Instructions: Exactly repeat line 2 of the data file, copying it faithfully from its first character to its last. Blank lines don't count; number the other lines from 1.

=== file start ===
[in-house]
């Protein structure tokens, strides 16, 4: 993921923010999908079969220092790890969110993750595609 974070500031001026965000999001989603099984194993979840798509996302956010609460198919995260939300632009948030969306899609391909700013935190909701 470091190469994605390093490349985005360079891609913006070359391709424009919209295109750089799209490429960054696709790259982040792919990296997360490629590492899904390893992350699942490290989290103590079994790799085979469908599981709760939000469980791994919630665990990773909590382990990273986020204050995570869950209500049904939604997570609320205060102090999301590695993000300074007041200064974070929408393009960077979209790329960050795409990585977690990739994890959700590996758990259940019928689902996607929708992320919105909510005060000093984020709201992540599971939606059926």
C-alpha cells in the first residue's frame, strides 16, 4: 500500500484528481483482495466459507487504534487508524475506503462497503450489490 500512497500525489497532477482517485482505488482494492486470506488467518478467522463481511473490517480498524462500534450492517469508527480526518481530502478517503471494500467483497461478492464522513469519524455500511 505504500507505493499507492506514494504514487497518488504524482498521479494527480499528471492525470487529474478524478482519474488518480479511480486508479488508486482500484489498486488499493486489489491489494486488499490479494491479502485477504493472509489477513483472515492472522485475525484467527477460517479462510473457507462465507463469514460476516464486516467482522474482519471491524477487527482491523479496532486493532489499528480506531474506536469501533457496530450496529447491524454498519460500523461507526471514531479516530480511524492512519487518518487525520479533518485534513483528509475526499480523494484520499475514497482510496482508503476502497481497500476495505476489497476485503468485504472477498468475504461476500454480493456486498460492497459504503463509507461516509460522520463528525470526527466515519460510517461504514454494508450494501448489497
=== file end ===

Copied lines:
């Protein structure tokens, strides 16, 4: 993921923010999908079969220092790890969110993750595609 974070500031001026965000999001989603099984194993979840798509996302956010609460198919995260939300632009948030969306899609391909700013935190909701 470091190469994605390093490349985005360079891609913006070359391709424009919209295109750089799209490429960054696709790259982040792919990296997360490629590492899904390893992350699942490290989290103590079994790799085979469908599981709760939000469980791994919630665990990773909590382990990273986020204050995570869950209500049904939604997570609320205060102090999301590695993000300074007041200064974070929408393009960077979209790329960050795409990585977690990739994890959700590996758990259940019928689902996607929708992320919105909510005060000093984020709201992540599971939606059926």